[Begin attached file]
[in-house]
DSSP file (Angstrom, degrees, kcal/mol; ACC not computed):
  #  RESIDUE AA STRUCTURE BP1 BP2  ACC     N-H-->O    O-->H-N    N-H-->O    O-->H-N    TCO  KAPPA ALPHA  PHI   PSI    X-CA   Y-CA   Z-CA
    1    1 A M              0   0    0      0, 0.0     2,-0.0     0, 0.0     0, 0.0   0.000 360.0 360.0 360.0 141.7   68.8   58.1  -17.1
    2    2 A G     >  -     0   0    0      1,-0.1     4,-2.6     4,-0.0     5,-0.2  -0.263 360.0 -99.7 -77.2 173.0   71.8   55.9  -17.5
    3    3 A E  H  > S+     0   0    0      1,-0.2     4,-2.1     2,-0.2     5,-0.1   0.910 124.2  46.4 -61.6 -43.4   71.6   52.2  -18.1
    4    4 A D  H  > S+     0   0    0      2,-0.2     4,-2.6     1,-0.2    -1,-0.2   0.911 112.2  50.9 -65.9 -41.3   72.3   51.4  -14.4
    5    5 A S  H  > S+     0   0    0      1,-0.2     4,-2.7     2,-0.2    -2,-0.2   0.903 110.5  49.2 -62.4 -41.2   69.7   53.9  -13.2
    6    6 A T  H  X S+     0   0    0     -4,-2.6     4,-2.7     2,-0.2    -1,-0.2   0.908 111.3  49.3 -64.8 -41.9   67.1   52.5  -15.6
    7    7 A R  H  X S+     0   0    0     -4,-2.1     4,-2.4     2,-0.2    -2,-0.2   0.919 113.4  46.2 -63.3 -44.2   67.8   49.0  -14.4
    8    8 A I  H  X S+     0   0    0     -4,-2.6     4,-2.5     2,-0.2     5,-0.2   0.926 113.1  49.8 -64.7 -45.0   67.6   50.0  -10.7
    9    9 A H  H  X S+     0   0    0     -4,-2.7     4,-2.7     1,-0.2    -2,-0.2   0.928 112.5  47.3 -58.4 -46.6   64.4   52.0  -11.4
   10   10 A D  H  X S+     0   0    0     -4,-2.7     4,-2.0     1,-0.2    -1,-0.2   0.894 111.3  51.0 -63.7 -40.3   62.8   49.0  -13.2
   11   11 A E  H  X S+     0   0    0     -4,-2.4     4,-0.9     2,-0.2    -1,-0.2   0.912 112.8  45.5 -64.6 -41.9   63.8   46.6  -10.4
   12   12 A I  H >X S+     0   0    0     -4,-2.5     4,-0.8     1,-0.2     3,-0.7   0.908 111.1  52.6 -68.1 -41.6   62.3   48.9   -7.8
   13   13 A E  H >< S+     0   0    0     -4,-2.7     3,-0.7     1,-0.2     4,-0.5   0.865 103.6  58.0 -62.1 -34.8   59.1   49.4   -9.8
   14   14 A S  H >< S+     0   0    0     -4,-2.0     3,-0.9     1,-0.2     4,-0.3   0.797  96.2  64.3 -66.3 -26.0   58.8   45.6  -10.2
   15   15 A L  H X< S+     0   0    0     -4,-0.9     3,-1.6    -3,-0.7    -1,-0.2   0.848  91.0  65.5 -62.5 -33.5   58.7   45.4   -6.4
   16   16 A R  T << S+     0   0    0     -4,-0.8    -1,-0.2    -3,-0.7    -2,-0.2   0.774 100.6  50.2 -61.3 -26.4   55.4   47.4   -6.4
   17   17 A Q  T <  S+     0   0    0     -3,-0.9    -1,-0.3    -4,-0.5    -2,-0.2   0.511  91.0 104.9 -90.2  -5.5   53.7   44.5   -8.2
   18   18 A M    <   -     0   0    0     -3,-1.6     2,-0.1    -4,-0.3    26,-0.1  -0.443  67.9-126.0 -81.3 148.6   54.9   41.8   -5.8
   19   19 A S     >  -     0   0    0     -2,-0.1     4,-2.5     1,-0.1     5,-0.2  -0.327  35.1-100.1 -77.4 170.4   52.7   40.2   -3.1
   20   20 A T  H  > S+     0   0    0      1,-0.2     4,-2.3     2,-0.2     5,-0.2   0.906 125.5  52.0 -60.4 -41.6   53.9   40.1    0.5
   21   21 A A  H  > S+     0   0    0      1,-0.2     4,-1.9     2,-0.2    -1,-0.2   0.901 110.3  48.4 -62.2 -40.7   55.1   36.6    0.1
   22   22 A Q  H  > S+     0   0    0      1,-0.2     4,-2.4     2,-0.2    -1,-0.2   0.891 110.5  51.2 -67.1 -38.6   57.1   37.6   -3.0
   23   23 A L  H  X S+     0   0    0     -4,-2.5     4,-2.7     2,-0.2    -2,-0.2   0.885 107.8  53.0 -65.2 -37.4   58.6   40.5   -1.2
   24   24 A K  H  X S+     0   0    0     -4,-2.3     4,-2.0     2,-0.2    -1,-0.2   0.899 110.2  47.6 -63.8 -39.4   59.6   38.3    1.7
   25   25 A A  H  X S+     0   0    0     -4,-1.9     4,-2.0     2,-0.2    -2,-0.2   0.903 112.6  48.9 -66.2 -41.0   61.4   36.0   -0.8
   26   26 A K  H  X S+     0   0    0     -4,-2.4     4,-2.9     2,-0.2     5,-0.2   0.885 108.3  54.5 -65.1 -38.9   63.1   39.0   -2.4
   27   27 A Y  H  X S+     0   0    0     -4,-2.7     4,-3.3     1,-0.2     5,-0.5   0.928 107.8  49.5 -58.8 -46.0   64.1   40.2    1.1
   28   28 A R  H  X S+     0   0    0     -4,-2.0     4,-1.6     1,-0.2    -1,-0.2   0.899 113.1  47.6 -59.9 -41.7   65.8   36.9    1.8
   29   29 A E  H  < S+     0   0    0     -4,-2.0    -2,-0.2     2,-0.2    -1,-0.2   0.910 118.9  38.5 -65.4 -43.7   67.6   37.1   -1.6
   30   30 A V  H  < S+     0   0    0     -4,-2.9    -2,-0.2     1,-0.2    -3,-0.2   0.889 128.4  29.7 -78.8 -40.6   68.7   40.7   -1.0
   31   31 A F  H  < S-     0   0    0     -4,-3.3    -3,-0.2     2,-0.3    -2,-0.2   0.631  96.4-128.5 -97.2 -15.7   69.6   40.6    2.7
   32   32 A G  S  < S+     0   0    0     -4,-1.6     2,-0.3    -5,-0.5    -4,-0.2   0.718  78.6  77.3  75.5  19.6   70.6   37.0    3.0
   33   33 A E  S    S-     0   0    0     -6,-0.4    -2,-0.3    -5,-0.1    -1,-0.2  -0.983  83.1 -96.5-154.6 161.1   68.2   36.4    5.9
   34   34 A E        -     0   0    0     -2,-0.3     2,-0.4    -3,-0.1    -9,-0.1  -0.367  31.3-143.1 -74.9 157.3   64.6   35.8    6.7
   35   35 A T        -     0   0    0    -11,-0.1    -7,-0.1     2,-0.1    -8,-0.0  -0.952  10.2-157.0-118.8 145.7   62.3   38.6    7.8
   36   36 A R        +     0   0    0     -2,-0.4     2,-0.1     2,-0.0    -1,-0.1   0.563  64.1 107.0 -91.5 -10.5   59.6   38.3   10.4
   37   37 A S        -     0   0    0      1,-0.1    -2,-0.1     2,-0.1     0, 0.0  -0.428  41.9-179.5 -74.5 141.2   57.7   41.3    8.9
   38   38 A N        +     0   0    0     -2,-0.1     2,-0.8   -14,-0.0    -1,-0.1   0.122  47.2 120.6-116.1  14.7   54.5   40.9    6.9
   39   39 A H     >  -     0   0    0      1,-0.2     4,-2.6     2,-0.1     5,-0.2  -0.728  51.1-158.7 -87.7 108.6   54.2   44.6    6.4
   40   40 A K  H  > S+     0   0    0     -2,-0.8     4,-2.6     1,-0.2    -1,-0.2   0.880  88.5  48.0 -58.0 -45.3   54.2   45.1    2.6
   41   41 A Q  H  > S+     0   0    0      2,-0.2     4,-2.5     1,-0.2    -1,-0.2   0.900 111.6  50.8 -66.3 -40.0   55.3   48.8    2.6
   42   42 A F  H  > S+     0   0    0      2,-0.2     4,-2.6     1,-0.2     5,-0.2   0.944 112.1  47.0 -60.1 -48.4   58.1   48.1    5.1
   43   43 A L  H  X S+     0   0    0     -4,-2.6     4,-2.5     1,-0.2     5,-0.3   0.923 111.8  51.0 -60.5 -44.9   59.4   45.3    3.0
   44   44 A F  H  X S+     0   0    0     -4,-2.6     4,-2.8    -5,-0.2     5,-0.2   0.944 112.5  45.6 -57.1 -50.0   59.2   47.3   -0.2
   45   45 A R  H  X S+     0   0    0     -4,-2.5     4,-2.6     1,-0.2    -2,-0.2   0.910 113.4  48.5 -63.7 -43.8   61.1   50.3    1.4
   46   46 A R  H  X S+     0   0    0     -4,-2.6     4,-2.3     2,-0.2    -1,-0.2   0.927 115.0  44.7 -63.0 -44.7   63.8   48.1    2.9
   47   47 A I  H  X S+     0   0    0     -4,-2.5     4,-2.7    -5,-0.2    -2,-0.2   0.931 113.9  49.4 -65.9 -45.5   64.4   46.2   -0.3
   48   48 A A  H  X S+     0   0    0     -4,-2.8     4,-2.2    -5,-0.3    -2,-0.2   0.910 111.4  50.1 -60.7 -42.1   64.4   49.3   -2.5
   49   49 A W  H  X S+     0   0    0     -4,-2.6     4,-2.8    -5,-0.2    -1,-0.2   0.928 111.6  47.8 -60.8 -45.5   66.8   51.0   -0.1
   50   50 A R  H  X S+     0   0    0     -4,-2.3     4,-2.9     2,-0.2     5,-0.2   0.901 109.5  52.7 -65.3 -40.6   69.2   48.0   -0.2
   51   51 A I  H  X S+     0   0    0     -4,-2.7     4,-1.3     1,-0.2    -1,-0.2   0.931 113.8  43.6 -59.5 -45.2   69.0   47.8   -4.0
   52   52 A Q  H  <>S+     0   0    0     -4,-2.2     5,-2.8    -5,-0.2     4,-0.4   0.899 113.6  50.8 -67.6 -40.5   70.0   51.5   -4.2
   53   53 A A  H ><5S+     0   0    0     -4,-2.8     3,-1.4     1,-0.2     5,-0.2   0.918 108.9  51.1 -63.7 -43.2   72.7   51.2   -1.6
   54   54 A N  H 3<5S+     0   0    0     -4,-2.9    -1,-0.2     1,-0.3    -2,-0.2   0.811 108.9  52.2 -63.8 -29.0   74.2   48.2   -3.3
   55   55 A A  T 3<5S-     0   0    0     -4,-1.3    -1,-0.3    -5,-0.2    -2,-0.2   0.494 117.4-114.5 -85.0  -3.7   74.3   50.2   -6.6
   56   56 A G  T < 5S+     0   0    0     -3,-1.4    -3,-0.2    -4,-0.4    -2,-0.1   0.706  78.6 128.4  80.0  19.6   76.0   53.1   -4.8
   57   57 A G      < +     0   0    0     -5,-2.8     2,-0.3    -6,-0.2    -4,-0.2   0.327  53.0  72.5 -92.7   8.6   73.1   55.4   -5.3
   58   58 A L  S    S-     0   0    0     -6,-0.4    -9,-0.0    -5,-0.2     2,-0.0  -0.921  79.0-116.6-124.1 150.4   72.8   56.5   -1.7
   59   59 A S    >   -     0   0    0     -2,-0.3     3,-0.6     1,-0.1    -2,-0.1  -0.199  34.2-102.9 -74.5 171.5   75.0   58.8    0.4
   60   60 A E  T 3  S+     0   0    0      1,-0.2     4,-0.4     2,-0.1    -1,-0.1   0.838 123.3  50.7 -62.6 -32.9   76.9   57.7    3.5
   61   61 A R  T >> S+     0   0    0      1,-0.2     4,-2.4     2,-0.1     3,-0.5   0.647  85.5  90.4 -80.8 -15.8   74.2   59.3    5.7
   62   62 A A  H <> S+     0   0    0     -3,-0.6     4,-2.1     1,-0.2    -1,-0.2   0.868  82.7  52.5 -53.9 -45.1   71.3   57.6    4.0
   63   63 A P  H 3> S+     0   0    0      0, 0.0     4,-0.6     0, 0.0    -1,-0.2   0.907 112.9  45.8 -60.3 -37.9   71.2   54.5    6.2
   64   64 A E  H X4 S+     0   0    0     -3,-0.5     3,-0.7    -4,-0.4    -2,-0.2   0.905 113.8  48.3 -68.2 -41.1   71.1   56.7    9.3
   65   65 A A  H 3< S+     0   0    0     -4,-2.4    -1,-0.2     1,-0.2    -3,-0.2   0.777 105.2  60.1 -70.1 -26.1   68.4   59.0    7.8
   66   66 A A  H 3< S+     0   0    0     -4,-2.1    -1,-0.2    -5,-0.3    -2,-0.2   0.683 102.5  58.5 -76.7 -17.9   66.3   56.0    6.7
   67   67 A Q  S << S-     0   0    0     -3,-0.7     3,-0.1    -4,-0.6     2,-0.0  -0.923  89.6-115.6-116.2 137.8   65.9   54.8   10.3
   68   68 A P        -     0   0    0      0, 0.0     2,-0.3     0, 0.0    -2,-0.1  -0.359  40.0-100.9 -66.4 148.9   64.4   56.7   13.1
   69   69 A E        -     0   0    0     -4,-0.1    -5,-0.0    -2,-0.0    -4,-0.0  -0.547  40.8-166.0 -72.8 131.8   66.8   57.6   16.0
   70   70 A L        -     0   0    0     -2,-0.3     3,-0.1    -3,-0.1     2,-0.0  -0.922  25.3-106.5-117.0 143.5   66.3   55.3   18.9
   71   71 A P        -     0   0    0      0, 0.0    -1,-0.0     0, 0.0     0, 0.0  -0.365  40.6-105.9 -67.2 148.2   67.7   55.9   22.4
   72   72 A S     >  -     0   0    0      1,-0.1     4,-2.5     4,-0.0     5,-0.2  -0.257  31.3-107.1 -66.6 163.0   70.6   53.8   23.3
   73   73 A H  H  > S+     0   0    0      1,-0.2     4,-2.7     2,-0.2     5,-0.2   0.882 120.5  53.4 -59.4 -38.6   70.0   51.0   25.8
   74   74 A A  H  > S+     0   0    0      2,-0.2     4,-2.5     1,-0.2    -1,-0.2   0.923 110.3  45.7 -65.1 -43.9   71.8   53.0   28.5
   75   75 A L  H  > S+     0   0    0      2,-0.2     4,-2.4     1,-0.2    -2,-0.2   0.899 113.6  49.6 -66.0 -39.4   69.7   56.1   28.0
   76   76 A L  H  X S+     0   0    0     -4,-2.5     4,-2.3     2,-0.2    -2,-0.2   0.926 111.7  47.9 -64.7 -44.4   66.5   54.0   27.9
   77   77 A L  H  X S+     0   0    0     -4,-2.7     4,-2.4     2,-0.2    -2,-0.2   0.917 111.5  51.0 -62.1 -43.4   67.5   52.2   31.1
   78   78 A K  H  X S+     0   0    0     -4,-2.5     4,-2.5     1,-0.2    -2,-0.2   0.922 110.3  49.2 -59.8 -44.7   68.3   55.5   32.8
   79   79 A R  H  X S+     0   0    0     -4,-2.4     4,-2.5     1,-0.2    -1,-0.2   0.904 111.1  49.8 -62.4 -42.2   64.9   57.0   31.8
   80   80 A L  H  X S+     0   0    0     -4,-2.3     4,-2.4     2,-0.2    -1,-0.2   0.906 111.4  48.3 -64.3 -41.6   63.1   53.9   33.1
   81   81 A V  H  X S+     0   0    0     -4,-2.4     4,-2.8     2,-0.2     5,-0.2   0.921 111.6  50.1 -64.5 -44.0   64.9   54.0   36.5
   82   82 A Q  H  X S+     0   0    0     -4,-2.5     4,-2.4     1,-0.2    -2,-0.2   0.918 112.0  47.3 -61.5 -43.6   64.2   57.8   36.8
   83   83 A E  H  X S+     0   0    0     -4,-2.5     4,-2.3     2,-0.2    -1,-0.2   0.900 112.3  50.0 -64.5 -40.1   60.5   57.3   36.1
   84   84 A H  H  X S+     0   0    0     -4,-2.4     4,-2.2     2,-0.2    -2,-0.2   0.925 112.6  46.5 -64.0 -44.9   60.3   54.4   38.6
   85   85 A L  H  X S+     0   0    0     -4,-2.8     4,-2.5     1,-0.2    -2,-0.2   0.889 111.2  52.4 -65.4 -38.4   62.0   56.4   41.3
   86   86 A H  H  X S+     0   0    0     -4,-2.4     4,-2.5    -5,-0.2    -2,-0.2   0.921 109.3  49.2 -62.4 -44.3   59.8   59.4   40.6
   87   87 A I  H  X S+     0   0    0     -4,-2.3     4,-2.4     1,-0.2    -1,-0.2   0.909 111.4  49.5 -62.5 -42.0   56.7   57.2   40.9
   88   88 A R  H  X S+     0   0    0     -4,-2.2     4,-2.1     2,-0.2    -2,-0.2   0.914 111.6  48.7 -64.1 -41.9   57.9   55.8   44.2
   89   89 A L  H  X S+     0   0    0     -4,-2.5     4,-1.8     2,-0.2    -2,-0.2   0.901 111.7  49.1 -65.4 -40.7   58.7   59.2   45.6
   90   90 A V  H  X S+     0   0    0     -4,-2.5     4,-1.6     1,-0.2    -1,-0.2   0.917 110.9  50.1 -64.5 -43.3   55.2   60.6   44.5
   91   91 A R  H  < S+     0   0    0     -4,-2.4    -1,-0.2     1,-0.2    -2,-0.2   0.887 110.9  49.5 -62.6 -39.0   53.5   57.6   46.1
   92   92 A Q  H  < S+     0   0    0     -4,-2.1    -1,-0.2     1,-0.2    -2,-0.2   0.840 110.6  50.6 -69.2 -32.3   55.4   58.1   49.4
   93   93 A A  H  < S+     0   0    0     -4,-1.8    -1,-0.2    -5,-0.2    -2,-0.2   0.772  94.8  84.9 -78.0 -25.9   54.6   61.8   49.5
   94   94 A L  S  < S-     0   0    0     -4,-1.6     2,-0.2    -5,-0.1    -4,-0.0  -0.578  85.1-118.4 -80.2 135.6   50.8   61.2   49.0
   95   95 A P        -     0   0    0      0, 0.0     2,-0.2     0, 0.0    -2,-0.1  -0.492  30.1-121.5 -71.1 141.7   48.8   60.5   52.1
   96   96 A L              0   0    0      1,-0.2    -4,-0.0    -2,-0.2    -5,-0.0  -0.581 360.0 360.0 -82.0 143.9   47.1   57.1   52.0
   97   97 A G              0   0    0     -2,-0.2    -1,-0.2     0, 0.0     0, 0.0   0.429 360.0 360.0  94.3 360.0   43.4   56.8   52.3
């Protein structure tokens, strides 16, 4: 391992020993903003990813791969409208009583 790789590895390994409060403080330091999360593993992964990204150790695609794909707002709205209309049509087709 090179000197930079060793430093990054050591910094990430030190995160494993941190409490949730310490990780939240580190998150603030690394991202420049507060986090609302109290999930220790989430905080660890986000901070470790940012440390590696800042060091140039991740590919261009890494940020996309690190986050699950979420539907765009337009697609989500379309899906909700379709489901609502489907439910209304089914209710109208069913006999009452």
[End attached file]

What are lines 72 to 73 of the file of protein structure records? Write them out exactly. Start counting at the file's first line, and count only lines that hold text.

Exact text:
   69   69 A E        -     0   0    0     -4,-0.1    -5,-0.0    -2,-0.0    -4,-0.0  -0.547  40.8-166.0 -72.8 131.8   66.8   57.6   16.0
   70   70 A L        -     0   0    0     -2,-0.3     3,-0.1    -3,-0.1     2,-0.0  -0.922  25.3-106.5-117.0 143.5   66.3   55.3   18.9